Feeding off of Thursday’s strong selling, Friday’s bearishness may have been a little too zealous from the get-go. Before the closing bell rang, the bulls were back to testing the waters, whittling the day’s loss down to only 0.21% for the S&P 500. The intraday rebound leaves stocks on unclear footing headed into Monday’s trading.
Kroger (NYSE:KR) was a key laggard. After losing 10% on Thursday after reporting disappointing fourth-quarter numbers and dishing out a lackluster full-year profit outlook, the sellers dug in again to leave of nearly 5% lower on Friday. National Beverage (NASDAQ:FIZZ) lost even more ground, however, falling 15% in response to earnings and a downgrade from Guggenheim, but perhaps also in response to some strange comments from CEO Nick Caporella.
There were a handful of winners. Funko (NASDAQ:FNKO) popped more than 11%, snapping a four-day losing streak, fueled by the potential of a new children’s book series. There just weren’t enough Funko’s to drag the broad market out of the red.
As Monday’s trading action gets going, stock charts of Johnson Controls (NYSE:JCI), Citrix Systems (NASDAQ:CTXS) and Coca-Cola (NYSE:KO) are the names that should be on traders’ radars. Here’s why, and what to look for.
The big bearish gap Coca-Cola shares left behind last month may be aching to be filled in, but there’s no particular timeframe the market has in mind when it makes a point of filling in those gaps. It happens when it happens\.
And, with that as the backdrop, one more bearish day could drag Coca-Cola shares under a pivotal support level that could easily incite another wave of selling.
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• The support line in question is around $44.40, where KO has made a low several times since August if last year. It’s plotted in blue on the daily chart.
• Zooming out to the weekly chart of KO, we can see much more basis for the current retreat. Though the stock tried to buck the trend in February, the parallel support and resistance lines that prodded last year’s advance and the pullback since November have been in place since 2013.
• If the floor around $44.40 fails to hold up, the pattern says Coca-Cola stock could slide all the way back to the longer-term floor around $42.20.
Johnson Controls (JCI)
With nothing more than a quick glance, Johnson Controls looks like a decent long bet. It pushed its way back above its 200-day moving average line last month, and though last week it looked like it might fall back under it, the bulls stepped up to the plate on Thursday and Friday when most other stocks were getting thumped.
When one takes a step back, however, it becomes clear that JCI shares still have a massive hurdle to clear. Crawling above it could be a huge bullish catalysts, but doing so would have to break a long-standing pattern.
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• The 200-day moving average line is plotted in white on both stock charts. That line served as a ceiling late last year, but failed to hold the rally back last month.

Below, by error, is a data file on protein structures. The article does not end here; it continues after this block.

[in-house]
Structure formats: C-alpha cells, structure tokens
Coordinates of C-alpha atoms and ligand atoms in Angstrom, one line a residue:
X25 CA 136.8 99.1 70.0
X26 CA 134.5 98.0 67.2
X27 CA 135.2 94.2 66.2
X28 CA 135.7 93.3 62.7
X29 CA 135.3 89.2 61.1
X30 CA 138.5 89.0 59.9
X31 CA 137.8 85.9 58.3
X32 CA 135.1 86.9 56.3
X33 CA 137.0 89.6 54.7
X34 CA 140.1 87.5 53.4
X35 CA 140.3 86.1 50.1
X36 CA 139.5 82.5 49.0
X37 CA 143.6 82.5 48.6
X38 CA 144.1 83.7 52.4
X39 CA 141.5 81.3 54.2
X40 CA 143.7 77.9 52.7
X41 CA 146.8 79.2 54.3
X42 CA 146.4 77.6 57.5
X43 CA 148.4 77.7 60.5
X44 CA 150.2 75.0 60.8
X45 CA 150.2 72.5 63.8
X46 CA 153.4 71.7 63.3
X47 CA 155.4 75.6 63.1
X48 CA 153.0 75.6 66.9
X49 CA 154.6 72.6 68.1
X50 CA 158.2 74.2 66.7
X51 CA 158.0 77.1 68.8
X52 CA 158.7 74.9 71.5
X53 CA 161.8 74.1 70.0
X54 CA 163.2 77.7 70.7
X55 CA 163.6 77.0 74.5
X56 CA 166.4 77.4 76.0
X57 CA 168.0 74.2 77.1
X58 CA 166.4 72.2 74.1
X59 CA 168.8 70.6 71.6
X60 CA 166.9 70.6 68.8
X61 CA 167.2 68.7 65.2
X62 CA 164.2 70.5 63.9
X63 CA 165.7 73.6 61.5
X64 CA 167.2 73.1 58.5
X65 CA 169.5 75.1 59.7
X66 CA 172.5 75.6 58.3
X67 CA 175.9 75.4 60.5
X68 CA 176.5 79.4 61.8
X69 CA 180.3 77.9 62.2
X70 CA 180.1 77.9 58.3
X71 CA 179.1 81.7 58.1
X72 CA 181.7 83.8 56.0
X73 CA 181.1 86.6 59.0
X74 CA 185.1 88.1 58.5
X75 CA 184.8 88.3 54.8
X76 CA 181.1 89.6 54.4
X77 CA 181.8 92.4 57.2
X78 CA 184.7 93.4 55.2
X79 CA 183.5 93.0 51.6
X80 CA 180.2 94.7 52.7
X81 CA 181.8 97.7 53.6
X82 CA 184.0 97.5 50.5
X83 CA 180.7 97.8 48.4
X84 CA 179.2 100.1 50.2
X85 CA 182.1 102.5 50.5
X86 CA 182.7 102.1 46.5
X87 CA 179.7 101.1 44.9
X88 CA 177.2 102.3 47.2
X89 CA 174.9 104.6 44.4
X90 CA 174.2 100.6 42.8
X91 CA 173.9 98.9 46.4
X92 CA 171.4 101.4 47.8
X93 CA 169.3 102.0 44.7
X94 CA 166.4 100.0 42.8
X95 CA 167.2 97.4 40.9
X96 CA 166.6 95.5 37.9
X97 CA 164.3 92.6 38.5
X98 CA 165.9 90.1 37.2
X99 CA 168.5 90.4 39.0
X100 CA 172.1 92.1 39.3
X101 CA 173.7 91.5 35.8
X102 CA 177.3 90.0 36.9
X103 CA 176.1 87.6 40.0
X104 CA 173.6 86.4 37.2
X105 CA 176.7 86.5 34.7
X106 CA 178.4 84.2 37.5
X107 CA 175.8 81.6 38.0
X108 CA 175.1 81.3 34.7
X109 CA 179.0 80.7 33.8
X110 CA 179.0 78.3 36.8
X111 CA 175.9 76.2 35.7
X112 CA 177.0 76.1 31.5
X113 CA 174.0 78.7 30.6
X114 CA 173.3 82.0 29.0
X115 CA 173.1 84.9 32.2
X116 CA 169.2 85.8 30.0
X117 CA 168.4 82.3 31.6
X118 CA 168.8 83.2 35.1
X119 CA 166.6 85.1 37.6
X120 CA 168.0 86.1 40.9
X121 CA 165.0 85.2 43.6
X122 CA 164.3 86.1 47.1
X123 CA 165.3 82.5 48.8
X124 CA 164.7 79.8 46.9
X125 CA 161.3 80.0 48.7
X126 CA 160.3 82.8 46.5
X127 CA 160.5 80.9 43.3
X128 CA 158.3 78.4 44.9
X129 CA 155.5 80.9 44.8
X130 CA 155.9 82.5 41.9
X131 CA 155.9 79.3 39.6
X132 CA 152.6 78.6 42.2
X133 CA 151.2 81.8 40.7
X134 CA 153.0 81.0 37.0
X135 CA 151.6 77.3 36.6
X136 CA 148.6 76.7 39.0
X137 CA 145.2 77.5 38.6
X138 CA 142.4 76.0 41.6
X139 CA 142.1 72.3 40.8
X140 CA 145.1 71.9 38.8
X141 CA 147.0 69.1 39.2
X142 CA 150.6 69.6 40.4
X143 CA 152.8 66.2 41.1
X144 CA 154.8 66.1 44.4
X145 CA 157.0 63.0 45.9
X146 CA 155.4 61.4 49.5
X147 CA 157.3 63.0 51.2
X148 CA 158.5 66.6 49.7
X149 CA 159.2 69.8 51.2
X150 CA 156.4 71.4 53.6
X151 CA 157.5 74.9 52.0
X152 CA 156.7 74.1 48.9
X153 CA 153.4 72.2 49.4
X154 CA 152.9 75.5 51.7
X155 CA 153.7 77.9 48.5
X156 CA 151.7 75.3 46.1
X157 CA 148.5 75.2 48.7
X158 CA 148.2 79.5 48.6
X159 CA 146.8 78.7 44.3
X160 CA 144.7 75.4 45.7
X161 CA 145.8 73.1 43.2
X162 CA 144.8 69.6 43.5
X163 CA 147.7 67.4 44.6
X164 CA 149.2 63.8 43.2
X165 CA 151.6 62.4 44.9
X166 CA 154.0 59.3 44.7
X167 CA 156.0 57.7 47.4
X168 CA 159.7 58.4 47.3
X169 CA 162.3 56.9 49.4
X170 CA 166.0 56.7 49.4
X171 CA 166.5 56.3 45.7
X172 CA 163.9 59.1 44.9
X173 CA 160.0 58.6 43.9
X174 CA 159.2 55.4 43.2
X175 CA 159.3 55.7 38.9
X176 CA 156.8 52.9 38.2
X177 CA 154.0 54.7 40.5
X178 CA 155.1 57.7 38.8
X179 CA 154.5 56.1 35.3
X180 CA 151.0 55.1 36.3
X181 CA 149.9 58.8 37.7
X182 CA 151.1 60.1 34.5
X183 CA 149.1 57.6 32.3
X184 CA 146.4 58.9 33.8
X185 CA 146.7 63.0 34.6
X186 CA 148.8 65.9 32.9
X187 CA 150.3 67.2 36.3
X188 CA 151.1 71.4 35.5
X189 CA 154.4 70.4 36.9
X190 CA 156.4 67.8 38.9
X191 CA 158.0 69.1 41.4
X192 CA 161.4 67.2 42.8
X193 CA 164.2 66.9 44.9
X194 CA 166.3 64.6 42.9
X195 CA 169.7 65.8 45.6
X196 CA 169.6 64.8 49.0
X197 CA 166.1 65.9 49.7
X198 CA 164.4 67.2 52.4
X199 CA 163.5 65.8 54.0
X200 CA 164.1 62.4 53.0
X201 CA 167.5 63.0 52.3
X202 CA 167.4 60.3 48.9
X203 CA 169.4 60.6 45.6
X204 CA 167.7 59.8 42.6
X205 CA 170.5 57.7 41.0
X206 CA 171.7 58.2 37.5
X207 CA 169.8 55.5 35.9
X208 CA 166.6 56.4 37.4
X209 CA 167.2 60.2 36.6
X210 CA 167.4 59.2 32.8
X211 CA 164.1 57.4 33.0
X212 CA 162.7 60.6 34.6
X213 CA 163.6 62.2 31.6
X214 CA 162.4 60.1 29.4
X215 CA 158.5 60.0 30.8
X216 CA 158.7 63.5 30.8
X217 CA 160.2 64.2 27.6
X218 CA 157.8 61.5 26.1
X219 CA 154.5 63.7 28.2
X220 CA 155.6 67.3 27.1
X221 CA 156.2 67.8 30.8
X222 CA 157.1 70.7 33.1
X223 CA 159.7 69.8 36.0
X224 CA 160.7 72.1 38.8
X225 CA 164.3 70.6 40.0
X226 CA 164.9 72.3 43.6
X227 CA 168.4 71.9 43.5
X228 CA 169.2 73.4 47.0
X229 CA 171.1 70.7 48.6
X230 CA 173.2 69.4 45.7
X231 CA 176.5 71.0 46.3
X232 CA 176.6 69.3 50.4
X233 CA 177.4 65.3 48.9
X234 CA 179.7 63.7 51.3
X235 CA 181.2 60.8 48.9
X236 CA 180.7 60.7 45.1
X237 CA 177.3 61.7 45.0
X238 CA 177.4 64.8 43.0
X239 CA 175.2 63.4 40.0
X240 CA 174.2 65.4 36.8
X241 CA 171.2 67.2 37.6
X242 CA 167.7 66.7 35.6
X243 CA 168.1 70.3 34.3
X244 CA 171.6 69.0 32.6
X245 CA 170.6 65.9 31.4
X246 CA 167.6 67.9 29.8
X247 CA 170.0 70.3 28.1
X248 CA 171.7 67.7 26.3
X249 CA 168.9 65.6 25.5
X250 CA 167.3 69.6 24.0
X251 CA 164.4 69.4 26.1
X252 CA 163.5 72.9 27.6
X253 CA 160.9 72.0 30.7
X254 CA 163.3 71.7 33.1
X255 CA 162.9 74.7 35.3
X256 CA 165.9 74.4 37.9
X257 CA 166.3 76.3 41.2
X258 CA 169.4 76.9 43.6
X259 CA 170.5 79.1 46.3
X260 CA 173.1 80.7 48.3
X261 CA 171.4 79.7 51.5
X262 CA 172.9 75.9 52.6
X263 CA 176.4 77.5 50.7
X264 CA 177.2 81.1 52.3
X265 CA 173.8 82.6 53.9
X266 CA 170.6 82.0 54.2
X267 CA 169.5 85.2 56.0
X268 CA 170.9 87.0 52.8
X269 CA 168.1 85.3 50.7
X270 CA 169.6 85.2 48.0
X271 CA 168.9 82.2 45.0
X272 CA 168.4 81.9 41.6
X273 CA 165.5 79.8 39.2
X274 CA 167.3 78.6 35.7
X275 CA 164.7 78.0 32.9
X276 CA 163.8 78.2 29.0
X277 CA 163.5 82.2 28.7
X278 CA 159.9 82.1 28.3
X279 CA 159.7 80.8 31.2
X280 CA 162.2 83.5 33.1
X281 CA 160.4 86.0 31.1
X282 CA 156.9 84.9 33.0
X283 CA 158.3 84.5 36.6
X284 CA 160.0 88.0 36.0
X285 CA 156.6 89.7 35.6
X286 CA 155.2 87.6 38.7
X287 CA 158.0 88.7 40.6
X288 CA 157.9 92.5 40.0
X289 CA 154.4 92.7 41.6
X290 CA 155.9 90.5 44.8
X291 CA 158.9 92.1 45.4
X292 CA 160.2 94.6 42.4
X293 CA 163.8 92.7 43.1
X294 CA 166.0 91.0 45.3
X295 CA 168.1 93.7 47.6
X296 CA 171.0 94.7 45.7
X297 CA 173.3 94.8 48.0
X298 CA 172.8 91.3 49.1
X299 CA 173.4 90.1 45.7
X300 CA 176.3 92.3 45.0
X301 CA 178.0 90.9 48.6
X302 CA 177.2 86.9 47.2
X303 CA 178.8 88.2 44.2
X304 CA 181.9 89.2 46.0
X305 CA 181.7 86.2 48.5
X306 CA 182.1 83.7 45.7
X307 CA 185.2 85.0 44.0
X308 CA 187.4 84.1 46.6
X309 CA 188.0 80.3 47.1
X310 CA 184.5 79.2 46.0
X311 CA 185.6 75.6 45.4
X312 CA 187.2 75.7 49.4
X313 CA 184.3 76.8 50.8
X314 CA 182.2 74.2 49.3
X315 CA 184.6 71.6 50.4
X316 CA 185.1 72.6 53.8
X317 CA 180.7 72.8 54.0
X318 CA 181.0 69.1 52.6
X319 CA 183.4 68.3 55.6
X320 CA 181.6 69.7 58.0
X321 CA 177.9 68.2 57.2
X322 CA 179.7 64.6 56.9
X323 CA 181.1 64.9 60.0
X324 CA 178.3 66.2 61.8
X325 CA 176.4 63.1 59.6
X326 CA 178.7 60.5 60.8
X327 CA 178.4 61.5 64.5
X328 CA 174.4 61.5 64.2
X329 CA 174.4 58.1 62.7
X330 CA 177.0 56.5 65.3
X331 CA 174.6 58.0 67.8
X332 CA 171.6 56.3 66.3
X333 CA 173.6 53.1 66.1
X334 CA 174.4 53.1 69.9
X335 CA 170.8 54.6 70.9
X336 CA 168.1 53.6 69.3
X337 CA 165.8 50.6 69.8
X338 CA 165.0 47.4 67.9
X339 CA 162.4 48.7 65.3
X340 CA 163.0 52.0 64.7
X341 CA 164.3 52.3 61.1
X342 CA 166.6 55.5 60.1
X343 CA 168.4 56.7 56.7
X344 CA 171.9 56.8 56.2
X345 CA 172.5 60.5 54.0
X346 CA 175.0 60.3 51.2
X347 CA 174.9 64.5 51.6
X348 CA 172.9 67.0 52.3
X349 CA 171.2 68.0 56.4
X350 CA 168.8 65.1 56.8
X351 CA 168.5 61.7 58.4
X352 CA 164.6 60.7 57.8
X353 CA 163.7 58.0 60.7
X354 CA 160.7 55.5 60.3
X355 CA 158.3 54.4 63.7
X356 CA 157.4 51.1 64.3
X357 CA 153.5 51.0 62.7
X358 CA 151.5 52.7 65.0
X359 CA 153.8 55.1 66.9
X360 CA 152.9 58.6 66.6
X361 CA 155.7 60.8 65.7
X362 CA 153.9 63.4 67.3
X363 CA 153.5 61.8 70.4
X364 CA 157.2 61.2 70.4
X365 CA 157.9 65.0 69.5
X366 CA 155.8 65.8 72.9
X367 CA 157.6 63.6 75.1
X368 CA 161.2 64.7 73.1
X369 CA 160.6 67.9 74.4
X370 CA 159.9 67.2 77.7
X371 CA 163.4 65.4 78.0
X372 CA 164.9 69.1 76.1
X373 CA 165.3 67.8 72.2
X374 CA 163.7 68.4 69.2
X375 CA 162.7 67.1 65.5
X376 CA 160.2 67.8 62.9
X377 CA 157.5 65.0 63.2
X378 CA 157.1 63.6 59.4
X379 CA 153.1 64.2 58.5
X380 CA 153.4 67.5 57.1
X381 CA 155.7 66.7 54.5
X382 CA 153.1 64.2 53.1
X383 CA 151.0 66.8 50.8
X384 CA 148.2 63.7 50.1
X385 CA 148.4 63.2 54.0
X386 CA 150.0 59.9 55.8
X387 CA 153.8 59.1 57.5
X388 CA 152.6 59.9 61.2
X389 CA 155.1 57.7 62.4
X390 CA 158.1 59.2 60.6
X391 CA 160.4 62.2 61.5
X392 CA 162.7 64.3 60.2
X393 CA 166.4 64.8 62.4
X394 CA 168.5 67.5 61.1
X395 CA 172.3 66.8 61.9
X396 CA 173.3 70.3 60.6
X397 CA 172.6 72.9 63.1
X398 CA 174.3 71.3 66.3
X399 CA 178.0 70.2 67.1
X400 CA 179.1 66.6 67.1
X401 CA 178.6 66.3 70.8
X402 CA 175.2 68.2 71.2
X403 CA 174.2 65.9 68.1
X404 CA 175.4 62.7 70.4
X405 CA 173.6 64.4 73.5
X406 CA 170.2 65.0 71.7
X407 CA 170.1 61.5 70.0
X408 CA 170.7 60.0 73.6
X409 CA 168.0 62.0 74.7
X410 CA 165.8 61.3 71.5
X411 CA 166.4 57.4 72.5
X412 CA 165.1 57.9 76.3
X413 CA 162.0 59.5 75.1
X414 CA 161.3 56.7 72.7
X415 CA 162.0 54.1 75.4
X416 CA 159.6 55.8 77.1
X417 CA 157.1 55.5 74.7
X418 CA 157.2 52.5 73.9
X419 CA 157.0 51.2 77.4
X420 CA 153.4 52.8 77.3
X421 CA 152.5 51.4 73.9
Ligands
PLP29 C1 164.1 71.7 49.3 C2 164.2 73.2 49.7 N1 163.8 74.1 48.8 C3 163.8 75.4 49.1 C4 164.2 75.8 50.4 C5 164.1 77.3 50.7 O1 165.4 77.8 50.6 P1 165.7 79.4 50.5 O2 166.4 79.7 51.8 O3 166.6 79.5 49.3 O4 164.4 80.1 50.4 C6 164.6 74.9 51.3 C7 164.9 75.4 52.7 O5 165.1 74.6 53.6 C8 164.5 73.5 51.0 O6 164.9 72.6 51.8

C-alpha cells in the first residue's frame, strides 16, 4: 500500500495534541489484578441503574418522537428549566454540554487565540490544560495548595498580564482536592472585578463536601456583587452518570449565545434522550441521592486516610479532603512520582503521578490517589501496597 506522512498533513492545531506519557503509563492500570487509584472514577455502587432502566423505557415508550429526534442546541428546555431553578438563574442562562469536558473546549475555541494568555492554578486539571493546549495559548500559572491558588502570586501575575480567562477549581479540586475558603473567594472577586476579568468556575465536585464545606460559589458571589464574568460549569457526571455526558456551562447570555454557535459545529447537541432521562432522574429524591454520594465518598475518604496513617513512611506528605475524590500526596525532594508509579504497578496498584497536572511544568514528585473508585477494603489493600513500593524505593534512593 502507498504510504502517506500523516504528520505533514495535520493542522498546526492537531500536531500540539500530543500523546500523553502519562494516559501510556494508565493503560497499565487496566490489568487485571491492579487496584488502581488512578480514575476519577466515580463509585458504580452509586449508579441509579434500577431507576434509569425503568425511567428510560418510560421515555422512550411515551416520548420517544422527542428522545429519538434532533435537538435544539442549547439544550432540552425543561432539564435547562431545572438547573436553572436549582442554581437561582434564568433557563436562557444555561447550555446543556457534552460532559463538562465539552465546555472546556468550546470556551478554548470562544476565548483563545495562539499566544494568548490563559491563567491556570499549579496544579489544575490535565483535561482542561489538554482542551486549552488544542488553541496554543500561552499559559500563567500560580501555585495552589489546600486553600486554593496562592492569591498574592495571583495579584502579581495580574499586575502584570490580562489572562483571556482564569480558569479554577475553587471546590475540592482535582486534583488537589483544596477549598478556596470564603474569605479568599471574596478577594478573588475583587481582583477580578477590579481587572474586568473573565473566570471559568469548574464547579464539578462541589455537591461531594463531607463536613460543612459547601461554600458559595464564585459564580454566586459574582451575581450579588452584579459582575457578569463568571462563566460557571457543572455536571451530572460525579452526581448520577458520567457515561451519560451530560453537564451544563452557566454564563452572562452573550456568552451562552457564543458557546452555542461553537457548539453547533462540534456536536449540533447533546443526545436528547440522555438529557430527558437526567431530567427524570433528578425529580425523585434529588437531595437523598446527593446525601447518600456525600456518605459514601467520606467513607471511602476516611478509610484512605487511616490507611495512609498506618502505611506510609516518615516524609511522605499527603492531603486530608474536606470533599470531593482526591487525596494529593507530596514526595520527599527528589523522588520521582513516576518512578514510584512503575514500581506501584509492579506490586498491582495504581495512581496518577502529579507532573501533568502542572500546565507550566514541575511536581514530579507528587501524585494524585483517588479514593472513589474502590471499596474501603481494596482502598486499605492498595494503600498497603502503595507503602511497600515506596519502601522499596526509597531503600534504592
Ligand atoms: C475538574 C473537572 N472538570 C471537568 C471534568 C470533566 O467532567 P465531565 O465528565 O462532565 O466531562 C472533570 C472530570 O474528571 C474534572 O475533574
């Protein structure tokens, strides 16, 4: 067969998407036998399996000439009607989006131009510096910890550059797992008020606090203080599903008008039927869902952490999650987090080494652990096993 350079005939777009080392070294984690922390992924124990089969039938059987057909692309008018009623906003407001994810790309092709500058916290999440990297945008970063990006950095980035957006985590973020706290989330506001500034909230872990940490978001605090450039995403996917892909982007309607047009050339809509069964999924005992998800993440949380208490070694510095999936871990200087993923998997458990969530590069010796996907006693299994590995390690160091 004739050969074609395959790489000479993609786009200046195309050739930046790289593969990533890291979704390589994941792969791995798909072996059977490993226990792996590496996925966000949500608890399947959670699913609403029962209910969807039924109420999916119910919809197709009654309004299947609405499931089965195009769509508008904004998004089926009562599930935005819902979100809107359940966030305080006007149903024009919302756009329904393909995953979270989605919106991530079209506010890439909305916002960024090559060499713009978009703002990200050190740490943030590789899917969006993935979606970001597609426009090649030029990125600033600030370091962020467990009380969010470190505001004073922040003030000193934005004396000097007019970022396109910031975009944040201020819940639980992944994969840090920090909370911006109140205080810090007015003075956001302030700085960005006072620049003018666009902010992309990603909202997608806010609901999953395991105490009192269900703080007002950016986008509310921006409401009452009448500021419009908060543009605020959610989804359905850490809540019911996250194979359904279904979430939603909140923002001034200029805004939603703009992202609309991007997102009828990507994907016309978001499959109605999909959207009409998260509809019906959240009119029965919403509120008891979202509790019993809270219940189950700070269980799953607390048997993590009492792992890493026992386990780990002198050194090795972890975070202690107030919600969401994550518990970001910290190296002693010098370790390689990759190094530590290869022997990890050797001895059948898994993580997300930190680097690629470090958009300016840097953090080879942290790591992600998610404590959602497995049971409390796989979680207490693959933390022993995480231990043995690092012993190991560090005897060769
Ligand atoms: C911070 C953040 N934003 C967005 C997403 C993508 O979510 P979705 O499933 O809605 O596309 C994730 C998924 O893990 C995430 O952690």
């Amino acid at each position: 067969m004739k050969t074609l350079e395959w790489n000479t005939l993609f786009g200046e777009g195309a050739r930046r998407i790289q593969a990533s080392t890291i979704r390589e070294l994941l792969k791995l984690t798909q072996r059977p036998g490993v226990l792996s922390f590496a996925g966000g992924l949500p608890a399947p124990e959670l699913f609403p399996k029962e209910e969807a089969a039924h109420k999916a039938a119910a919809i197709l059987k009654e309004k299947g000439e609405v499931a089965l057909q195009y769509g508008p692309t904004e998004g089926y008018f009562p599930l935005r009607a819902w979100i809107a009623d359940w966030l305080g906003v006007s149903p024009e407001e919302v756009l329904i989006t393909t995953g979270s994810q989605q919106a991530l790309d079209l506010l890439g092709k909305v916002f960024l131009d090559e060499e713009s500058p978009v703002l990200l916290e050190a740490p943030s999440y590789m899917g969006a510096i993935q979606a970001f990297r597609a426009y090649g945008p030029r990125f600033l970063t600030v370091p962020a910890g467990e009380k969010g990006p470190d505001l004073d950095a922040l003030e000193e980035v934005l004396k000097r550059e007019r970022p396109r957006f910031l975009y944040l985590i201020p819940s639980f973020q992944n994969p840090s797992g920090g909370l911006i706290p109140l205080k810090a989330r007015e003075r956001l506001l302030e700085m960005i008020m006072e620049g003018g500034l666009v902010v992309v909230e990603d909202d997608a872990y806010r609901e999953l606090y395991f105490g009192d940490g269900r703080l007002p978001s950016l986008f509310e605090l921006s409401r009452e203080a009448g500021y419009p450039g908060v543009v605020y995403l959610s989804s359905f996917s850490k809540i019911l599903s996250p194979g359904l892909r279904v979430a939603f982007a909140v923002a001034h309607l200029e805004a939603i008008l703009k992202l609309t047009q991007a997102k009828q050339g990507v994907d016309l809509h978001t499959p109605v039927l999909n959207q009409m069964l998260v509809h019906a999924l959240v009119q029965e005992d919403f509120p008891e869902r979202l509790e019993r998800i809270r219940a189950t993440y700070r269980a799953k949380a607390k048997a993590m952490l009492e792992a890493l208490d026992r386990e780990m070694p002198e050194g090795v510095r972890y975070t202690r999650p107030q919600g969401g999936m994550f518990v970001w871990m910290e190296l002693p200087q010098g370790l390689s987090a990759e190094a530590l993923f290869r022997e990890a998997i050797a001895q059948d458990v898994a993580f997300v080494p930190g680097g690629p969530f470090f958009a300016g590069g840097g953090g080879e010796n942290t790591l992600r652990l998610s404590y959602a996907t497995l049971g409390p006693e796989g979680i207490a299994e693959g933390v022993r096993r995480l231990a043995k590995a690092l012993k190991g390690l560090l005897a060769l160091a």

• Although they’re not perfect, Johnson Controls shares have been guided lower since early 2017 by a falling set of support and resistance lines, plotted in yellow.
• Ironically, the worst thing that could happen here is a decisive one-day breakout thrust that only invites profit-taking thereafter. The more sustainable advance out of the channel would be slow and calculated.
Citrix Systems (CTXS)
Near the middle of last month we cautioned that Citrix Systems shares were stuck in a narrowing range, but struggling to move higher even within that range. Most of its moving average lines had started to keep rally efforts in check.
Nothing really changed in the meantime. Though it took some time for the grandmother of all moving averages to get full bearish traction, that finally happened last week, in spades. Though we may see a bounce effort today, some major damage has been done. One more rough day could push CTXS over the edge.
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• With Friday’s good-sized loss, Citrix has broken below the lower edge of a converging wedge pattern that has contained the stock since the middle of last year.
• Bolstering the bearish case is repeated resistance at the white 200-day moving average line, most evident on the daily chart. After so many failed attempted to clear it, the bulls finally gave in.
• The bounce from Friday’s low is noteworthy, as it matched the low made in October. The bulls may have drawn a line in the sand there. If that support, plotted in green, is broken though, there’s nothing else to keep shares propped up.
As of this writing, James Brumley did not hold a position in any of the aforementioned securities. You can learn more about James at his site, jamesbrumley.com, or follow him on Twitter, at @jbrumley.
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